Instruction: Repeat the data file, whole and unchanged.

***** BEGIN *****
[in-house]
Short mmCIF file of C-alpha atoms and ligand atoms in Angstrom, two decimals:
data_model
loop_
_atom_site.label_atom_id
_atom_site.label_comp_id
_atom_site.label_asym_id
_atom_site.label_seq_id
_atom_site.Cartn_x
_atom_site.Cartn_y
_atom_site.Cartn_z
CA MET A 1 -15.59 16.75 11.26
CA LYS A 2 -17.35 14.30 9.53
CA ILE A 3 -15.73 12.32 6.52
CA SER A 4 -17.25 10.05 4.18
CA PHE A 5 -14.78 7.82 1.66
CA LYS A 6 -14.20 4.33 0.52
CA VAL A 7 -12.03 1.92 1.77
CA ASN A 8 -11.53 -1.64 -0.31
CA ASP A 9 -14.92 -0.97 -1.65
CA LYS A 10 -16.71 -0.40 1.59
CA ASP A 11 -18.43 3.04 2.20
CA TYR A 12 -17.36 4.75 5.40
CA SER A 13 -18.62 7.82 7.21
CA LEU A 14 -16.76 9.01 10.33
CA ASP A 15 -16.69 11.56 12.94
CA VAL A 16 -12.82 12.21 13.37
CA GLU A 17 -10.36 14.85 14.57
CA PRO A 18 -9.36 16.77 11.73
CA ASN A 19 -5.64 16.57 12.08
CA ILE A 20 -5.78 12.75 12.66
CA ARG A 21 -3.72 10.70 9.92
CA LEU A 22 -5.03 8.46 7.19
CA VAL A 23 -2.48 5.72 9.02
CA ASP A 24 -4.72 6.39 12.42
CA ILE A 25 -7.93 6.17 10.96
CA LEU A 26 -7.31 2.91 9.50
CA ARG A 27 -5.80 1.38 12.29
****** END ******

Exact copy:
[in-house]
Short mmCIF file of C-alpha atoms and ligand atoms in Angstrom, two decimals:
data_model
loop_
_atom_site.label_atom_id
_atom_site.label_comp_id
_atom_site.label_asym_id
_atom_site.label_seq_id
_atom_site.Cartn_x
_atom_site.Cartn_y
_atom_site.Cartn_z
CA MET A 1 -15.59 16.75 11.26
CA LYS A 2 -17.35 14.30 9.53
CA ILE A 3 -15.73 12.32 6.52
CA SER A 4 -17.25 10.05 4.18
CA PHE A 5 -14.78 7.82 1.66
CA LYS A 6 -14.20 4.33 0.52
CA VAL A 7 -12.03 1.92 1.77
CA ASN A 8 -11.53 -1.64 -0.31
CA ASP A 9 -14.92 -0.97 -1.65
CA LYS A 10 -16.71 -0.40 1.59
CA ASP A 11 -18.43 3.04 2.20
CA TYR A 12 -17.36 4.75 5.40
CA SER A 13 -18.62 7.82 7.21
CA LEU A 14 -16.76 9.01 10.33
CA ASP A 15 -16.69 11.56 12.94
CA VAL A 16 -12.82 12.21 13.37
CA GLU A 17 -10.36 14.85 14.57
CA PRO A 18 -9.36 16.77 11.73
CA ASN A 19 -5.64 16.57 12.08
CA ILE A 20 -5.78 12.75 12.66
CA ARG A 21 -3.72 10.70 9.92
CA LEU A 22 -5.03 8.46 7.19
CA VAL A 23 -2.48 5.72 9.02
CA ASP A 24 -4.72 6.39 12.42
CA ILE A 25 -7.93 6.17 10.96
CA LEU A 26 -7.31 2.91 9.50
CA ARG A 27 -5.80 1.38 12.29